It was not a good year to be a pitcher for the Pittsburgh Pirates. If they weren’t getting felled by injuries, they were getting felled by opposing batters. Three rookies walked into the fray this season, and today we’ll take a look at how they fared. Note that they are listed according to their debut dates and not by their performances. Stats are as of September twenty-fourth.
Geoff Hartlieb, RHP
A pundit once said “it’s not enough to be able to throw a ball through a wall. You have to know which wall to throw it through.” Hartlieb can throw hard—his fastball is consistently in the mid-nineties—but he’s got a lot of trouble finding that wall. In 35 innings pitched he’s given up 52 hits, 32 runs and 18 walks, with an ERA of 9.00 and a WHIP of 2.00. The majority of his appearances have come when the game’s already out of hand, but it’s the rare game where he doesn’t give up more runs. Despite his good fastball, he’s never been known as a lights-out pitcher, which he’s going to need to become if the Pirates want to continue to groom him as a closer. On a better team, Hartlieb would be a liability. With the 2019 Pirates, he’s just another arm.
Mitch Keller, RHP
The Bucs’ original plan was to have Keller come up later in the summer to let him master his newly discovered slider, but with two starters out with injuries that luxury went out the window in late May. Keller’s propensity to hang his fastball, a bad habit he was supposed to be erasing in Indianapolis, was gleefully feasted upon by opposing batters, as was his obvious agitation when he got into trouble. He ended his season going 1-5, with 72 hits and 38 earned runs in 48 innings, resulting in a 7.13 ERA and 1.83 WHIP. However, he did notch 65 strikeouts, nearly six per appearance, and he is slowly learning how to get himself out of jams. The Pirates are depending on Keller to step up as a dominant starter, and Keller needs to be ready for that challenge.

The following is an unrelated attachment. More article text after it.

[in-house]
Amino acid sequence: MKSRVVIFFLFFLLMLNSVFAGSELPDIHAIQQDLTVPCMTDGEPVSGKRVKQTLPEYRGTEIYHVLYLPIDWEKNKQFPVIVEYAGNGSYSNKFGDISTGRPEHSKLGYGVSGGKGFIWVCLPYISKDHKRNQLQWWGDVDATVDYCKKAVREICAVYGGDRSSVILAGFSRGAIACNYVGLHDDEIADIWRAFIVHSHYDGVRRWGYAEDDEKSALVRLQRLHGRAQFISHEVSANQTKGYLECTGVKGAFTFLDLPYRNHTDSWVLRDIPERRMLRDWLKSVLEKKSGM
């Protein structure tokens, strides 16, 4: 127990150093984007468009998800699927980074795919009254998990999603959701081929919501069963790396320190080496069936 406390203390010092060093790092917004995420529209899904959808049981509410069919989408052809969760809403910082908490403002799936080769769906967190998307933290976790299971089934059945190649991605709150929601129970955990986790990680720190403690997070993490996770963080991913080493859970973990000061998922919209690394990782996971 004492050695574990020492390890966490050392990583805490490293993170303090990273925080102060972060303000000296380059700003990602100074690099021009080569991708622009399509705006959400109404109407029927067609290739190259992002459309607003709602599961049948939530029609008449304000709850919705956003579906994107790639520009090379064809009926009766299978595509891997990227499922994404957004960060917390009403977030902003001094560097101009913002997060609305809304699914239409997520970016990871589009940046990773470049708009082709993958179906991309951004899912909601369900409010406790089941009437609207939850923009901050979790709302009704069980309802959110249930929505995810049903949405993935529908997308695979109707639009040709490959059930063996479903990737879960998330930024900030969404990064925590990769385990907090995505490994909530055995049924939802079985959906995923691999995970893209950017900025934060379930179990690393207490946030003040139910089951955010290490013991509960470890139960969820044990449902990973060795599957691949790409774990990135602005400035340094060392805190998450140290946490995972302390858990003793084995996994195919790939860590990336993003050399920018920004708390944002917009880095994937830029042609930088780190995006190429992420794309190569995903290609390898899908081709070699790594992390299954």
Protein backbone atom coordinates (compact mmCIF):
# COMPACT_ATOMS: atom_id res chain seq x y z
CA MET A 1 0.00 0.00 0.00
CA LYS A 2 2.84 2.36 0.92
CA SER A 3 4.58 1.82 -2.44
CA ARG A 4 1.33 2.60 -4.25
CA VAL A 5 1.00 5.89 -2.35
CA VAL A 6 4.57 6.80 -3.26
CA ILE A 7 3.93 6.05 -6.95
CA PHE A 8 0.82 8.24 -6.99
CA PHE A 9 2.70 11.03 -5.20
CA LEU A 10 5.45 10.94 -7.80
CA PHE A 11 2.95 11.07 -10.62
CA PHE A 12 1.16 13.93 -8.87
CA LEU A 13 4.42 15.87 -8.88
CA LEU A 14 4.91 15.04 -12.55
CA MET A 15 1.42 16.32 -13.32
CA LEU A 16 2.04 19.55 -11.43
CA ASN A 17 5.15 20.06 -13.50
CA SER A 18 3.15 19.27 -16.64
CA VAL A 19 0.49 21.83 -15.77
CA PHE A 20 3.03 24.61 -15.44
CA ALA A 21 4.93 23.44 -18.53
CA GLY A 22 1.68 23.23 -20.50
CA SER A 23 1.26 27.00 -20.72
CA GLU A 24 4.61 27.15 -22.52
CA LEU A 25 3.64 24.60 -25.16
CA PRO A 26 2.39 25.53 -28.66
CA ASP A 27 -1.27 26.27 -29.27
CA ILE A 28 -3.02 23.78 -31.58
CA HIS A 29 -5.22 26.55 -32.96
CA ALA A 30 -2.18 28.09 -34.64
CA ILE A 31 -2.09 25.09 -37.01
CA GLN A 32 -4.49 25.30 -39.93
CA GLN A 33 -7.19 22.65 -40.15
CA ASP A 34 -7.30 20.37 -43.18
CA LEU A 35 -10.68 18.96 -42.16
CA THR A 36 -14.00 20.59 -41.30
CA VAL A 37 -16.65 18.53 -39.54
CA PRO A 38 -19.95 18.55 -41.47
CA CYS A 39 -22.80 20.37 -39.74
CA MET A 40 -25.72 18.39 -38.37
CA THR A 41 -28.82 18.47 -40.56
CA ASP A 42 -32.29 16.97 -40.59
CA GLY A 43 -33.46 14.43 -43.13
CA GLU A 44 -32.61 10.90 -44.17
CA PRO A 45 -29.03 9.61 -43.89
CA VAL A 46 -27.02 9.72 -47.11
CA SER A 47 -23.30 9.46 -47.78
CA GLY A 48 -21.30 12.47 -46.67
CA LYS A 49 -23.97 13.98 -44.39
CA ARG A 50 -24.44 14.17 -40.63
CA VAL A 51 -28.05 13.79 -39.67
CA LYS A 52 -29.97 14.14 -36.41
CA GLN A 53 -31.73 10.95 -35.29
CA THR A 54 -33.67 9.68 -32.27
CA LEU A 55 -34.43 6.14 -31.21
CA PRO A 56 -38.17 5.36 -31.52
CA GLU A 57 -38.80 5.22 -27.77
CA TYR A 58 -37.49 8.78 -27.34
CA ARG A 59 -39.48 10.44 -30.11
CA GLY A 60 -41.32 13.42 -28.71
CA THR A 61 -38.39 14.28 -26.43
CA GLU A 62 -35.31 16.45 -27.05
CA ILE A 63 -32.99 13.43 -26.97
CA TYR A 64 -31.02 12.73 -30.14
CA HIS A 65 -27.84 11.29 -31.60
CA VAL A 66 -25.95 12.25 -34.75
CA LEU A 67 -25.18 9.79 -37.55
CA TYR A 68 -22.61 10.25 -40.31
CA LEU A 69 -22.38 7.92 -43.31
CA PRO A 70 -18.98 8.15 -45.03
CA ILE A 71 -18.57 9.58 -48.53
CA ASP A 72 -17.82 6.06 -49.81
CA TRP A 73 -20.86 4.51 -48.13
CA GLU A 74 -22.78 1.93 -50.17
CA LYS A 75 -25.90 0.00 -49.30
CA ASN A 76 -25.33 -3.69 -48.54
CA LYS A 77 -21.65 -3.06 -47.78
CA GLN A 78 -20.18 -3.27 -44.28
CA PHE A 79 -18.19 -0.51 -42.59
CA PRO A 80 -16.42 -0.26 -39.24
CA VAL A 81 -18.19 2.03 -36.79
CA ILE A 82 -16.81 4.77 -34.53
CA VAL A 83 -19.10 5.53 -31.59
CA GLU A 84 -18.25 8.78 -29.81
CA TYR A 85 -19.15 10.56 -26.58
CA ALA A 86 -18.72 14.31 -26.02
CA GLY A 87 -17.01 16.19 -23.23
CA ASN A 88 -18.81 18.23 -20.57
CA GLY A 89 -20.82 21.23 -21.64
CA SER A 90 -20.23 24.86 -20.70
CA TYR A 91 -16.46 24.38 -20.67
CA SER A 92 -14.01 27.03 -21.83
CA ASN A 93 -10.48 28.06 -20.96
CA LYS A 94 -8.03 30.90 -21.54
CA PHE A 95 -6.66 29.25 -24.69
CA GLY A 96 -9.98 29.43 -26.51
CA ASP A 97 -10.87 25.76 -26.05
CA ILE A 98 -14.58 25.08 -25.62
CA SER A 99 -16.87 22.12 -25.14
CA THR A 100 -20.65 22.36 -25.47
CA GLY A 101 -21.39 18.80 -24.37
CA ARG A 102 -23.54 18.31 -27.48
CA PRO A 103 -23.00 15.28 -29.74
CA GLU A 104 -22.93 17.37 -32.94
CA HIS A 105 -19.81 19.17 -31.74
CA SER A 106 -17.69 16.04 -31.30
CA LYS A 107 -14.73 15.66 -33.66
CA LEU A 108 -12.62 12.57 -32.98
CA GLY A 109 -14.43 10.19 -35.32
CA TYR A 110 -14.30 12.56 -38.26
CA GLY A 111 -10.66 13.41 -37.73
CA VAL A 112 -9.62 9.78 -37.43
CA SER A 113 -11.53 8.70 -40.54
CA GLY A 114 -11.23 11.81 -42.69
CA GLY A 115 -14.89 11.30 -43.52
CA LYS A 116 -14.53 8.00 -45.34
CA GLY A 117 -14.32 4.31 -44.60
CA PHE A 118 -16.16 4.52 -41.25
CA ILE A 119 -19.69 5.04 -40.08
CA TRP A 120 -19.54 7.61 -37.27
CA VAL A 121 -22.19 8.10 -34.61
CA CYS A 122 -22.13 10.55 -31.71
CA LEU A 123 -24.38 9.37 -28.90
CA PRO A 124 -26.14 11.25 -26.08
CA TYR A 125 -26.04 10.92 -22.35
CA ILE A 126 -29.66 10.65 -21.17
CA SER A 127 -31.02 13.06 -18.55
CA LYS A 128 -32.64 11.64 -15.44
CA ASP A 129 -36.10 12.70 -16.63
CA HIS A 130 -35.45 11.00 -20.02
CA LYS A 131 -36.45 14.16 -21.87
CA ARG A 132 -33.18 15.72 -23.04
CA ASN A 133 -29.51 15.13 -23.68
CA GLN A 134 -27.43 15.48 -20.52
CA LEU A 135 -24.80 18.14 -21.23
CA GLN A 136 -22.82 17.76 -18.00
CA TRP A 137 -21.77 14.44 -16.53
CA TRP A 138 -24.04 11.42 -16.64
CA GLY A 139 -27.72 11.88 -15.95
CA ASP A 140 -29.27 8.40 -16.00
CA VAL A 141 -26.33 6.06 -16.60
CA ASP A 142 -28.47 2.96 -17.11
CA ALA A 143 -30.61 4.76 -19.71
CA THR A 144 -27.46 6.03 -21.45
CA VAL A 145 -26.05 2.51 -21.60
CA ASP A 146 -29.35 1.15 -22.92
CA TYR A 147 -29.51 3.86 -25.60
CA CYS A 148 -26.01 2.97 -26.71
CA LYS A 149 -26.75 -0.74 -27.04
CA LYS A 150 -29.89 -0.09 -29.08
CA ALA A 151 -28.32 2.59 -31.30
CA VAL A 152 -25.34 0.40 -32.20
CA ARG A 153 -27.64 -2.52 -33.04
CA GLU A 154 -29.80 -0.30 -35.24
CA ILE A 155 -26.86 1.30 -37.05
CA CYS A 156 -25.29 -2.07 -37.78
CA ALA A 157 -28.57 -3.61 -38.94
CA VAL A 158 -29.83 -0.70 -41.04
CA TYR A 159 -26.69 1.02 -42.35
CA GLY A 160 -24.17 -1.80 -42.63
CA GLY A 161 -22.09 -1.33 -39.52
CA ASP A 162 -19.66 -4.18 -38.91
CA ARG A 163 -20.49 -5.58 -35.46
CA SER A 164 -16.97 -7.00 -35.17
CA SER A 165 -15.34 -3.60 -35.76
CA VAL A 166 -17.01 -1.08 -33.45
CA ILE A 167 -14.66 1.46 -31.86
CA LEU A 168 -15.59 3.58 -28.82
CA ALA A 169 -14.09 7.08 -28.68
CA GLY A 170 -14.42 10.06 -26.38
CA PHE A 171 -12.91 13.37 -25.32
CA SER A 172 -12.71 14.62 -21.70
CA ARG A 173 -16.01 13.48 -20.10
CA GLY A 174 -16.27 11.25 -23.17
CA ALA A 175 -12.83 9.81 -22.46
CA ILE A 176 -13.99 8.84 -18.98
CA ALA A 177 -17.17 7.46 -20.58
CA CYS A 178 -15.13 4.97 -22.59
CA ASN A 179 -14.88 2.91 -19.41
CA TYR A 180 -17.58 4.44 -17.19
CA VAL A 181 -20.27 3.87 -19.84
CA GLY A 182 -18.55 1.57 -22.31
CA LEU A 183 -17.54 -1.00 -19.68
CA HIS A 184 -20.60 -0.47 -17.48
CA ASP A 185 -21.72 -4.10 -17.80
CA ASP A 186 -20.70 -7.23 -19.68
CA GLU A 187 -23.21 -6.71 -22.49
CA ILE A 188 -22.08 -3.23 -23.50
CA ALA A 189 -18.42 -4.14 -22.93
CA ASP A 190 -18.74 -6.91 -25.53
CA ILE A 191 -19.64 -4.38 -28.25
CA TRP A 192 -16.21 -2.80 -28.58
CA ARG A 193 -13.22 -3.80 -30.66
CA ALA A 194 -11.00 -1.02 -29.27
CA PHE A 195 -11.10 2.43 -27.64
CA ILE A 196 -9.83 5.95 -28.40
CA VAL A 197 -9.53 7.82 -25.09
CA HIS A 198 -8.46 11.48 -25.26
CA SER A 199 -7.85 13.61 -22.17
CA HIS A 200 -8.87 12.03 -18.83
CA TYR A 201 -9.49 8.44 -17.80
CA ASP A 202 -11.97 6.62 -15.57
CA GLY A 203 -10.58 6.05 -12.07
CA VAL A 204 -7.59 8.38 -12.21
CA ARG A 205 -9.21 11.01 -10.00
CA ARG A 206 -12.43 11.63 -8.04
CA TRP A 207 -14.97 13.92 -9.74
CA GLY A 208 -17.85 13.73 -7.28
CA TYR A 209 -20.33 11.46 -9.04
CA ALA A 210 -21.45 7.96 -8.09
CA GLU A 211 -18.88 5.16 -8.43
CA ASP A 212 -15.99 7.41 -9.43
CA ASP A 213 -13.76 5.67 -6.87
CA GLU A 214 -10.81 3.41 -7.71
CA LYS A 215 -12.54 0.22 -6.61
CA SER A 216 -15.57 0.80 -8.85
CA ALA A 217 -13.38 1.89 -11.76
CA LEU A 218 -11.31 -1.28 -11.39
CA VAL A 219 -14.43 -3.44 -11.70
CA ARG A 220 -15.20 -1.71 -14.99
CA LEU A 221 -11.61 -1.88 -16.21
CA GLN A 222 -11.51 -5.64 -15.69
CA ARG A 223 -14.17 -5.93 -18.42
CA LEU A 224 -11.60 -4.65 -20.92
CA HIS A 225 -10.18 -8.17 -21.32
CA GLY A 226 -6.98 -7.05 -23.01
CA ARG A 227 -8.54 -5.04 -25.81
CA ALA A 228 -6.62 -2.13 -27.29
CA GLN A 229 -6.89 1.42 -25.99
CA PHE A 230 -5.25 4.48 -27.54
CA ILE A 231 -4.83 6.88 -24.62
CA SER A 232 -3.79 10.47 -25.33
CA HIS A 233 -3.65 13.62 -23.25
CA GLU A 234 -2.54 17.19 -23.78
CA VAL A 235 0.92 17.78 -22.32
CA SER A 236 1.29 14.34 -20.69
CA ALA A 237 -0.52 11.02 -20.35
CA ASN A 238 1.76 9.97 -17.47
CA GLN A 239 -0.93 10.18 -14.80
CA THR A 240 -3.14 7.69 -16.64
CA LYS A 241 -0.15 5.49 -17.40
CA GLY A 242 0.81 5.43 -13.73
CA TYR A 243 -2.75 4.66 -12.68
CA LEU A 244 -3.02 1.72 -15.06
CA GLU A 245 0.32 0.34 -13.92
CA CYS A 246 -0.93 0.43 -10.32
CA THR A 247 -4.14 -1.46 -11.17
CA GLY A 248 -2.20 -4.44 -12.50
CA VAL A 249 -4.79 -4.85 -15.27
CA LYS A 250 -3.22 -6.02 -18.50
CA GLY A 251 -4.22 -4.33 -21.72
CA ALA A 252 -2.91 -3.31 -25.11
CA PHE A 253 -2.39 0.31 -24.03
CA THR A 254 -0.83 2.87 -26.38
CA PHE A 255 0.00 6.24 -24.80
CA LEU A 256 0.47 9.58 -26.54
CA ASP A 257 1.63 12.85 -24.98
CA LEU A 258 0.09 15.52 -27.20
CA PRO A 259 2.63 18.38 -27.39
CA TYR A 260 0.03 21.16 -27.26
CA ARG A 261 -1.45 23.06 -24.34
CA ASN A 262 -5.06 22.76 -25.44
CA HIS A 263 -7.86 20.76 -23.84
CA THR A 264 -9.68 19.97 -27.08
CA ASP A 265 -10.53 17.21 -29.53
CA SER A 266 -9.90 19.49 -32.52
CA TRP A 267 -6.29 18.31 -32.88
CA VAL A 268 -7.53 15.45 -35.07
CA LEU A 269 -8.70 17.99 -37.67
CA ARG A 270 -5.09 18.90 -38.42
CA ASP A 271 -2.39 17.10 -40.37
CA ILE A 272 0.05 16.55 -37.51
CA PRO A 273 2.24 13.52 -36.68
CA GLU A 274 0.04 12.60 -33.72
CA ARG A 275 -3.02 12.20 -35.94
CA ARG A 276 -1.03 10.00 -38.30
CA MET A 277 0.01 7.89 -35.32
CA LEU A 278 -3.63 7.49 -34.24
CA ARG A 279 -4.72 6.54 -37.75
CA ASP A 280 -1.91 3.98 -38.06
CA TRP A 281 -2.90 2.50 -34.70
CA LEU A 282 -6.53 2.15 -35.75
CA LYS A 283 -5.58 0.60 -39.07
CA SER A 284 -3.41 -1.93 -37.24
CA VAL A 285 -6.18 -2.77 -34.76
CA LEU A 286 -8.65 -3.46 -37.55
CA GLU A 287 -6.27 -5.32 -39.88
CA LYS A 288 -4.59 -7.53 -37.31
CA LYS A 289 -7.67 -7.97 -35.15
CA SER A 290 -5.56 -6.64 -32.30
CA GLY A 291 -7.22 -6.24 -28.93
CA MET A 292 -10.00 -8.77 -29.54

Dario Agrazal, RHP
Agrazal was the last Pirate rookie to get the call, and it took a couple of bounces back to Indianapolis before he established himself. In his fourteen starts (his last will be tonight against the Cubs), he’s gone 4-5 with a 5.08 ERA and a 1.40 WHIP. As a primary sinkerballer, he’s never going to get the sexy stats, but what’s surprising is that unlike most sinkerballers he tends to give up fly balls and line drives more than grounders, about 61 percent. He needs to build up stamina as well; his ERA noticeably dives once he gets past the third inning--6.39 in the fourth inning, 8.68 in the fifth. Based on his 2019 performance he’ll probably remain the fourth starter in 2020 unless spring training dictates otherwise.